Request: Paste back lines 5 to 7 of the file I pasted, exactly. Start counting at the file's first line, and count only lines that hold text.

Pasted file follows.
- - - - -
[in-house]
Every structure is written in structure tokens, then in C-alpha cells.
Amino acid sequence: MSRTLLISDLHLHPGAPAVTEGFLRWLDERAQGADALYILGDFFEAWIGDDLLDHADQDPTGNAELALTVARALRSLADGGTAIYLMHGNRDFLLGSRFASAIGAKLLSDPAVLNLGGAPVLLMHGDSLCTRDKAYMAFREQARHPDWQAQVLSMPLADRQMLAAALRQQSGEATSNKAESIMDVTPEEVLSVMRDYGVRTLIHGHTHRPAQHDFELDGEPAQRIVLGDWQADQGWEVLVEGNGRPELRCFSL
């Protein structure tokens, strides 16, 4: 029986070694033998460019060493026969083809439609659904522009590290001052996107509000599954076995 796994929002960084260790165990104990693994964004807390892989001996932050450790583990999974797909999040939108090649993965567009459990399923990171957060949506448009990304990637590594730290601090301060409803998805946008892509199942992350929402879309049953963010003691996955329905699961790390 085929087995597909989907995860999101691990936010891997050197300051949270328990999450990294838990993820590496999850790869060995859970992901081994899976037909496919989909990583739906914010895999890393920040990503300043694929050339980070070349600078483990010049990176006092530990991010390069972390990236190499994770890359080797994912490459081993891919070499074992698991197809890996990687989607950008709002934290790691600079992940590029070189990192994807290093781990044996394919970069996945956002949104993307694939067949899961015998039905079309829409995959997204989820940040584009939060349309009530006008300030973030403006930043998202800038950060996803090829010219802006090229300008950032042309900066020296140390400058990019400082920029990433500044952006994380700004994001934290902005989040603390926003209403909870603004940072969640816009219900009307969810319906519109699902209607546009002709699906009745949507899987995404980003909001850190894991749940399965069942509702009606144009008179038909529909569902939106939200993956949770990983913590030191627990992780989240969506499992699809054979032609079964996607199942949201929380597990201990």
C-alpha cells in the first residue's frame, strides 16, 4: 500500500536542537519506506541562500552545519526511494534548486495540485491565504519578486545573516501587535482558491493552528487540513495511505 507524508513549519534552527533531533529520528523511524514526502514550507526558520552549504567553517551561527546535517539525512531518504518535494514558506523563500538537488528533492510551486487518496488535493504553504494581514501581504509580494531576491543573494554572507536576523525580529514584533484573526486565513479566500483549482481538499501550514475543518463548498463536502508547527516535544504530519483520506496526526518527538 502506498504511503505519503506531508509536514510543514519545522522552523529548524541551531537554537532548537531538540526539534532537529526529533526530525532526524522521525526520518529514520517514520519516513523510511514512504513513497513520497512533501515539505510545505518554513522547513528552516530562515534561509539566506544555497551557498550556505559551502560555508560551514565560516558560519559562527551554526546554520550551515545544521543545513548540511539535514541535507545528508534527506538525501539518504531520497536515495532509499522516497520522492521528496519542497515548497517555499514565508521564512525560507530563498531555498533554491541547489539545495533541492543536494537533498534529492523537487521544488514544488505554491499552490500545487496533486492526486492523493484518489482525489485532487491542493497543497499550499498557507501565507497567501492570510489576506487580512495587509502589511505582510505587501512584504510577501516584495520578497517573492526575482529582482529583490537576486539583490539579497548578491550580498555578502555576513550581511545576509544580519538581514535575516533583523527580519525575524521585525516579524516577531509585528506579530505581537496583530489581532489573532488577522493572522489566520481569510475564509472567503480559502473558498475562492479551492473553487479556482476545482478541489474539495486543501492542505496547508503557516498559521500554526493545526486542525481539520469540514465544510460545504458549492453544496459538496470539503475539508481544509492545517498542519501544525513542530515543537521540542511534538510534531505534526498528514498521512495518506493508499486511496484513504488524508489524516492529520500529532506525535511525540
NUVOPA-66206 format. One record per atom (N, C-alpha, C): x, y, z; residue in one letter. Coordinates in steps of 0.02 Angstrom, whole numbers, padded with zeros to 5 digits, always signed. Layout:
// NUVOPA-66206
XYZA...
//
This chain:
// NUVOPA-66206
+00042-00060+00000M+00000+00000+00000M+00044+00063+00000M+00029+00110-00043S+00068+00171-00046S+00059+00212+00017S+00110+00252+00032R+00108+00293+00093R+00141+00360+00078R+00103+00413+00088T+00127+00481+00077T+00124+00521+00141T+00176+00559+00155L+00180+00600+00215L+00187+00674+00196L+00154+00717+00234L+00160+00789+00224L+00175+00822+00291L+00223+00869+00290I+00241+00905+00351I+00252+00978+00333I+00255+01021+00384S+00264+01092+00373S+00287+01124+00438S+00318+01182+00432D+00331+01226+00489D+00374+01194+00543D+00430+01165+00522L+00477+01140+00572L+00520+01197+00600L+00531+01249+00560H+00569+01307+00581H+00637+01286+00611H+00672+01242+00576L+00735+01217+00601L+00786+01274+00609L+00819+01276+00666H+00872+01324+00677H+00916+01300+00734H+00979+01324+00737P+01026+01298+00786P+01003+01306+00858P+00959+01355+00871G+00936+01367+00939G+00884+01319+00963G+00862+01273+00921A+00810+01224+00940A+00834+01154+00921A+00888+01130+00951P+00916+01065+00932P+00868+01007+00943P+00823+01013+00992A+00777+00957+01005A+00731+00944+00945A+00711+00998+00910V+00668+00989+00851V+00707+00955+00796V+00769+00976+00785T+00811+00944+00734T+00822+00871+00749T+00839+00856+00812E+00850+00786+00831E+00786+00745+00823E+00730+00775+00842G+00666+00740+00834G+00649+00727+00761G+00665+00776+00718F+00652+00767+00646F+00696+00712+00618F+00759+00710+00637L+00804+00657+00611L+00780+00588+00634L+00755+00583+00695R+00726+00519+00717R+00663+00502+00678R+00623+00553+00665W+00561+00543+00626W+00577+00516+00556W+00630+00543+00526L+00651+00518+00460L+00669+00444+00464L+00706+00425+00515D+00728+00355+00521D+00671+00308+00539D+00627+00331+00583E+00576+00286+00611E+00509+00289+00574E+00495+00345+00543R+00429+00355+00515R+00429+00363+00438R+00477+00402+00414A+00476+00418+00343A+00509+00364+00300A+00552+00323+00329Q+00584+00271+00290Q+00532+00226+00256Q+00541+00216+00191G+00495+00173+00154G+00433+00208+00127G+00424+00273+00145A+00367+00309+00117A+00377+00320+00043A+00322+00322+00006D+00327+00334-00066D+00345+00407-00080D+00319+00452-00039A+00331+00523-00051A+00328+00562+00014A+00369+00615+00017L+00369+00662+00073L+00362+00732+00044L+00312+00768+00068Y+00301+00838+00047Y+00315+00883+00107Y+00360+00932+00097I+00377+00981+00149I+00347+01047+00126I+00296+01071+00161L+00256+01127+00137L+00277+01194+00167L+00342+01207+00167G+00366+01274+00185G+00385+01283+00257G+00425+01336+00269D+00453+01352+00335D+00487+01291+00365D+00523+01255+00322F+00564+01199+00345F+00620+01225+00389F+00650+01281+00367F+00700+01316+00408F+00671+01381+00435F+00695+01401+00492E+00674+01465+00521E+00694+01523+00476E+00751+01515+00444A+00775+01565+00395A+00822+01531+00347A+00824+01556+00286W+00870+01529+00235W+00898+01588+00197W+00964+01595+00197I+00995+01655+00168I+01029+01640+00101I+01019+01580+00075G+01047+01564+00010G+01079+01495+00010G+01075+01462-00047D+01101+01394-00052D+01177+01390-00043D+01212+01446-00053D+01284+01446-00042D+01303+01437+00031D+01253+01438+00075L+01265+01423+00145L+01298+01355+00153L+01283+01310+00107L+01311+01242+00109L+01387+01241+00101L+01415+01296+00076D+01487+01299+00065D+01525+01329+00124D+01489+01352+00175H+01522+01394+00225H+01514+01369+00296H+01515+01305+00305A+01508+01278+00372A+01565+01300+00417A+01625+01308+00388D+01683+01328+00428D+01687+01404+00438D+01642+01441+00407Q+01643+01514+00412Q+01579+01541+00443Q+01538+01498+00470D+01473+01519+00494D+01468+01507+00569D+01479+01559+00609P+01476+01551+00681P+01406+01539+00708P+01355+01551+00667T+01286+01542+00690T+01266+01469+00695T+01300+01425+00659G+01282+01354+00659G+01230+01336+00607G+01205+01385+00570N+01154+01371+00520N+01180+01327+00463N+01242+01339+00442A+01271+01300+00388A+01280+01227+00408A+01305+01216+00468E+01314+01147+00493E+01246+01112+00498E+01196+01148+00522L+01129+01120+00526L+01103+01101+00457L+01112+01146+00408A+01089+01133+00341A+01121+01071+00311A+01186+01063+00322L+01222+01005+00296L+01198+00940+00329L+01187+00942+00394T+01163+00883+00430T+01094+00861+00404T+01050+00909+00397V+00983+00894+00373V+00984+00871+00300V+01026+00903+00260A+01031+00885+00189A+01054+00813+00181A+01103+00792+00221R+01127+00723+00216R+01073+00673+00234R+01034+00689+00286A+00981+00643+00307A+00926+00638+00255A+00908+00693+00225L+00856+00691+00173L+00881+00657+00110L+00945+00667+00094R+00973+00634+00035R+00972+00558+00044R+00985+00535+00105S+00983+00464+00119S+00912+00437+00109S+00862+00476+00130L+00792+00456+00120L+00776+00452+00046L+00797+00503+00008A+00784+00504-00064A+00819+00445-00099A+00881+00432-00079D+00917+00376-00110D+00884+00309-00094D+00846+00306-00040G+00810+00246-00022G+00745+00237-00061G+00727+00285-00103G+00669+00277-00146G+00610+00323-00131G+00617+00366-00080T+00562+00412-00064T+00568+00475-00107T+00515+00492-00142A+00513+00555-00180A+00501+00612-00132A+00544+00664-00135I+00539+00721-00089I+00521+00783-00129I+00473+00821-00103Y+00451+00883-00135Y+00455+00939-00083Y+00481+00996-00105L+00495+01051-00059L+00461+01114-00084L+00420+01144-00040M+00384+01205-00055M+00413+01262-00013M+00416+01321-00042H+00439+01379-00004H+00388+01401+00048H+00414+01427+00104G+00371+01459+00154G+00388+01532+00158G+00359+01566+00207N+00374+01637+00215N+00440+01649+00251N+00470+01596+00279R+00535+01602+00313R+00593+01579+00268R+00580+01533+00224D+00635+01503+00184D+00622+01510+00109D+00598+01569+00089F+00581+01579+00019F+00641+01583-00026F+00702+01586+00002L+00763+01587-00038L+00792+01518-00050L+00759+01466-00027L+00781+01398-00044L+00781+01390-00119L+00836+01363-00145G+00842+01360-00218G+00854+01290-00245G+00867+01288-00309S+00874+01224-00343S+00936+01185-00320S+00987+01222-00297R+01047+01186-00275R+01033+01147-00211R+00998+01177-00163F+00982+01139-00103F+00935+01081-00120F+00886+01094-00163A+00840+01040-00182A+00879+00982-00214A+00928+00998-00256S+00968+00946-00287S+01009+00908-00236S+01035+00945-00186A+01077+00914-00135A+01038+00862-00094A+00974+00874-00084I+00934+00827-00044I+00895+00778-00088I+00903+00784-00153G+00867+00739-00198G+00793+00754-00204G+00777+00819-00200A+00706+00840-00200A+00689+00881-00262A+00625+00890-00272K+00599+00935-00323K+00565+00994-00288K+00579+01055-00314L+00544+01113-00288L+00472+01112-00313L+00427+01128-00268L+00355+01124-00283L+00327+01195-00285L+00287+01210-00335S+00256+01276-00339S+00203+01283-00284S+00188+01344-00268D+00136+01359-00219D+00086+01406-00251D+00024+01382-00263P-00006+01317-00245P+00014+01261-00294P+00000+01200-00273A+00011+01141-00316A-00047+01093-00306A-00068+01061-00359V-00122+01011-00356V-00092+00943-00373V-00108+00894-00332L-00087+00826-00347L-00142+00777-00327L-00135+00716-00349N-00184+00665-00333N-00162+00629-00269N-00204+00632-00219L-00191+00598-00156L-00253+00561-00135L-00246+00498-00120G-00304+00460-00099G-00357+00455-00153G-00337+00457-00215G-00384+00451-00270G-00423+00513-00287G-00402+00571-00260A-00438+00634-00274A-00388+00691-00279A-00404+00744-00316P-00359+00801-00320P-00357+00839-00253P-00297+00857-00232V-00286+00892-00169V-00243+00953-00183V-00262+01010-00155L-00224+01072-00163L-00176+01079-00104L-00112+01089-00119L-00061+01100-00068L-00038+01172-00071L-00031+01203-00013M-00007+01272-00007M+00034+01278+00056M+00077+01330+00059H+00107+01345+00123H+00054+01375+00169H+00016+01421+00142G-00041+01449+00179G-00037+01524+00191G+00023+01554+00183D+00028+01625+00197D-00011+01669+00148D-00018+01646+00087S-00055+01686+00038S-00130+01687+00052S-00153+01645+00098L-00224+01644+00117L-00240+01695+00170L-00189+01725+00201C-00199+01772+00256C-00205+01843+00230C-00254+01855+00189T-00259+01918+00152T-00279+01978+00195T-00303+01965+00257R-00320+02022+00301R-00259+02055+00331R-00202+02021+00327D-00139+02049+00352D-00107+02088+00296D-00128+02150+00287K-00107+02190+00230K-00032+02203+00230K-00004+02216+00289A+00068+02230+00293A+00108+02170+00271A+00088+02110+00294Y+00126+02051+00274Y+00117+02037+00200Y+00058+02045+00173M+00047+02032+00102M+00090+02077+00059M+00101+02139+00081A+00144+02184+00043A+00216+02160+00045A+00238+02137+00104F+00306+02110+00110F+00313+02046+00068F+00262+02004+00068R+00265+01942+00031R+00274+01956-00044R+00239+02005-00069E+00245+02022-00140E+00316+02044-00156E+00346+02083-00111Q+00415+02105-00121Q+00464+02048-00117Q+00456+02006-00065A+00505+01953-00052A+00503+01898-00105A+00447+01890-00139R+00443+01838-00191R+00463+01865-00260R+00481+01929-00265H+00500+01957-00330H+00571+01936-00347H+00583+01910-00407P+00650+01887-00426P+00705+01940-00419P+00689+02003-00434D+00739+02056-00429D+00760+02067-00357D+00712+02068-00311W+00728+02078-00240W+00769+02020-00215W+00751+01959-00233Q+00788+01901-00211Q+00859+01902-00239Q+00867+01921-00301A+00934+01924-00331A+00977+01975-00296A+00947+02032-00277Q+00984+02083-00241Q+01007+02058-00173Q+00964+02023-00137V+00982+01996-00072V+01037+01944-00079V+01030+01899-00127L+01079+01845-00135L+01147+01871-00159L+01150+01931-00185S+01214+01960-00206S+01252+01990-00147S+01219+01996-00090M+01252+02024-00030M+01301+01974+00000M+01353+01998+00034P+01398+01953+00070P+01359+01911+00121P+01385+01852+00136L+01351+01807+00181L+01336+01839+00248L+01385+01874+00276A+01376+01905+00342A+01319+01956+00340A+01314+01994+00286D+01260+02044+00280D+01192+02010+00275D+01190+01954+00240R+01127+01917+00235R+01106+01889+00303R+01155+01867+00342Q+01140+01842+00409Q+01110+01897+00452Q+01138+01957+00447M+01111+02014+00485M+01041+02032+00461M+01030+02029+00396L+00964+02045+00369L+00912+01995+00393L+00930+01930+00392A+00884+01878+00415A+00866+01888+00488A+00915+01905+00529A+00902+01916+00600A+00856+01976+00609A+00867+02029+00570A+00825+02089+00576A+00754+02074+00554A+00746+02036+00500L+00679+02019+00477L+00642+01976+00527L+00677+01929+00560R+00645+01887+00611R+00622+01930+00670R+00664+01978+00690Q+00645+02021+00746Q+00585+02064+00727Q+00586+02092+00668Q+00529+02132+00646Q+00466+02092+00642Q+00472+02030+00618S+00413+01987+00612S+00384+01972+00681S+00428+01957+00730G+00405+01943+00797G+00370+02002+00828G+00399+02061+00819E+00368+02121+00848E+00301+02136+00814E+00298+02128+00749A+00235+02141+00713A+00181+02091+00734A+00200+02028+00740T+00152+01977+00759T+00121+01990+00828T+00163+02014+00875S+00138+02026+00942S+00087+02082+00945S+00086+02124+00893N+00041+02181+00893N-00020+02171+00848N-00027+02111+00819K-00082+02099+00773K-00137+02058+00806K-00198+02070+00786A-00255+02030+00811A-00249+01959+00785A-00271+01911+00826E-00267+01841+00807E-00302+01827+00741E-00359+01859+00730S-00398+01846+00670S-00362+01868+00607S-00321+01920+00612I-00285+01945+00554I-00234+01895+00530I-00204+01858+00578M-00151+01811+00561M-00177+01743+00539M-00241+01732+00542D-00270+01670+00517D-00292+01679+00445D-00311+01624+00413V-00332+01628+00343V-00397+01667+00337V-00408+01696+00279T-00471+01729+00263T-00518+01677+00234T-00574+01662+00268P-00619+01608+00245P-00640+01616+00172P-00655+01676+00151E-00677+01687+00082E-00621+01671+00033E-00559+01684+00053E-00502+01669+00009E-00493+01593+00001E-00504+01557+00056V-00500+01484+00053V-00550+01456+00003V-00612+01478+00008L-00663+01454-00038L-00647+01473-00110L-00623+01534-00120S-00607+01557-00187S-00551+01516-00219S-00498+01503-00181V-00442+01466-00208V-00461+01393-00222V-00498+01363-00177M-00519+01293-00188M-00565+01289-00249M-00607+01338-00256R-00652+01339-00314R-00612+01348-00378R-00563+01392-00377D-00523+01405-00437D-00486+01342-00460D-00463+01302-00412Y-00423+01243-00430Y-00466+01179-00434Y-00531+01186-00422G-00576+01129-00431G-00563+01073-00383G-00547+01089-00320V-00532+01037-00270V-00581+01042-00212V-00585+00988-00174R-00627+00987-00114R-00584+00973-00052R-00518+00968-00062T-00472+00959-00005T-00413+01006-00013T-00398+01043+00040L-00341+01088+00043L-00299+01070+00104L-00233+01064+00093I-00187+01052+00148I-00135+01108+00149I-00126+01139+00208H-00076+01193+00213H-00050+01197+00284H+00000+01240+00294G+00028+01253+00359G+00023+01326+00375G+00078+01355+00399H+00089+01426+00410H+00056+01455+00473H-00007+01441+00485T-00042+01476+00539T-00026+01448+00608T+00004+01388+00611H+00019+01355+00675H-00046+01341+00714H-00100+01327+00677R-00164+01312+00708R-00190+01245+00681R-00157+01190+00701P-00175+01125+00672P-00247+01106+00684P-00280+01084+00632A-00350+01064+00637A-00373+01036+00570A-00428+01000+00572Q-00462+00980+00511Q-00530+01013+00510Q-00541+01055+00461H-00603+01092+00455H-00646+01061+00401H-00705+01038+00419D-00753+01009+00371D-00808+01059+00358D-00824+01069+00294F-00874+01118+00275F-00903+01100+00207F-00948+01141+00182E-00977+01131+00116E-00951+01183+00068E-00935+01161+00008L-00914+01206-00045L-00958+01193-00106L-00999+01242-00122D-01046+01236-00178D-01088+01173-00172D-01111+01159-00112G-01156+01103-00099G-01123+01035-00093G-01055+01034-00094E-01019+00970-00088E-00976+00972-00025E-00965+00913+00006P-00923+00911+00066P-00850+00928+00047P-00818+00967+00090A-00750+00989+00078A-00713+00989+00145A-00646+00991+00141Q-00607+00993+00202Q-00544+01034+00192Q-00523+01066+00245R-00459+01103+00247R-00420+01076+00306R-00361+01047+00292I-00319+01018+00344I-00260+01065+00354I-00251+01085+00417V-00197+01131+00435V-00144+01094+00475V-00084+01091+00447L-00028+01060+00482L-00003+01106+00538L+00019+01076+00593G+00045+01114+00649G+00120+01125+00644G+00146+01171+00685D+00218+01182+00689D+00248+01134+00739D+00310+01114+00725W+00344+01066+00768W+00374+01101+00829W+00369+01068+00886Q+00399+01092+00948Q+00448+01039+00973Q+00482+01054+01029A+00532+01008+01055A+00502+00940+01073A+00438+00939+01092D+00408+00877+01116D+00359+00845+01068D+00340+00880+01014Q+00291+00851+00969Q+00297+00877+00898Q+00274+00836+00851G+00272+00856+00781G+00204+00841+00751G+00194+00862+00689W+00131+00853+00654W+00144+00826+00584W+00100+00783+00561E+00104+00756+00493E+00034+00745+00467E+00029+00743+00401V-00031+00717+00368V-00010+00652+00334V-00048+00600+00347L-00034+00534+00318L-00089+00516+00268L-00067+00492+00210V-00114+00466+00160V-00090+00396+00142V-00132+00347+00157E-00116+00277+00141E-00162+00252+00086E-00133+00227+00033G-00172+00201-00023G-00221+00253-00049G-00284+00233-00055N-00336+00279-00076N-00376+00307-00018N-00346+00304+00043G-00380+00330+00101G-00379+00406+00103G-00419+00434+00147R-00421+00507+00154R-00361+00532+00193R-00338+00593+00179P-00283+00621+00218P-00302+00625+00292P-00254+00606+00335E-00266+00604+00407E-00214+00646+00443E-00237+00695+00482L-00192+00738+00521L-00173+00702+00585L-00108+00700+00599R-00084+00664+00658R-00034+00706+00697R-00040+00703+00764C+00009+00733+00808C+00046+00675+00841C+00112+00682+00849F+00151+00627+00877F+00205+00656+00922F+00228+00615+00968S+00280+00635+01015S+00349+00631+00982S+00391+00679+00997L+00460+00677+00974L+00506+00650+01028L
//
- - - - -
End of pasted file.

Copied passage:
C-alpha cells in the first residue's frame, strides 16, 4: 500500500536542537519506506541562500552545519526511494534548486495540485491565504519578486545573516501587535482558491493552528487540513495511505 507524508513549519534552527533531533529520528523511524514526502514550507526558520552549504567553517551561527546535517539525512531518504518535494514558506523563500538537488528533492510551486487518496488535493504553504494581514501581504509580494531576491543573494554572507536576523525580529514584533484573526486565513479566500483549482481538499501550514475543518463548498463536502508547527516535544504530519483520506496526526518527538 502506498504511503505519503506531508509536514510543514519545522522552523529548524541551531537554537532548537531538540526539534532537529526529533526530525532526524522521525526520518529514520517514520519516513523510511514512504513513497513520497512533501515539505510545505518554513522547513528552516530562515534561509539566506544555497551557498550556505559551502560555508560551514565560516558560519559562527551554526546554520550551515545544521543545513548540511539535514541535507545528508534527506538525501539518504531520497536515495532509499522516497520522492521528496519542497515548497517555499514565508521564512525560507530563498531555498533554491541547489539545495533541492543536494537533498534529492523537487521544488514544488505554491499552490500545487496533486492526486492523493484518489482525489485532487491542493497543497499550499498557507501565507497567501492570510489576506487580512495587509502589511505582510505587501512584504510577501516584495520578497517573492526575482529582482529583490537576486539583490539579497548578491550580498555578502555576513550581511545576509544580519538581514535575516533583523527580519525575524521585525516579524516577531509585528506579530505581537496583530489581532489573532488577522493572522489566520481569510475564509472567503480559502473558498475562492479551492473553487479556482476545482478541489474539495486543501492542505496547508503557516498559521500554526493545526486542525481539520469540514465544510460545504458549492453544496459538496470539503475539508481544509492545517498542519501544525513542530515543537521540542511534538510534531505534526498528514498521512495518506493508499486511496484513504488524508489524516492529520500529532506525535511525540
NUVOPA-66206 format. One record per atom (N, C-alpha, C): x, y, z; residue in one letter. Coordinates in steps of 0.02 Angstrom, whole numbers, padded with zeros to 5 digits, always signed. Layout:
// NUVOPA-66206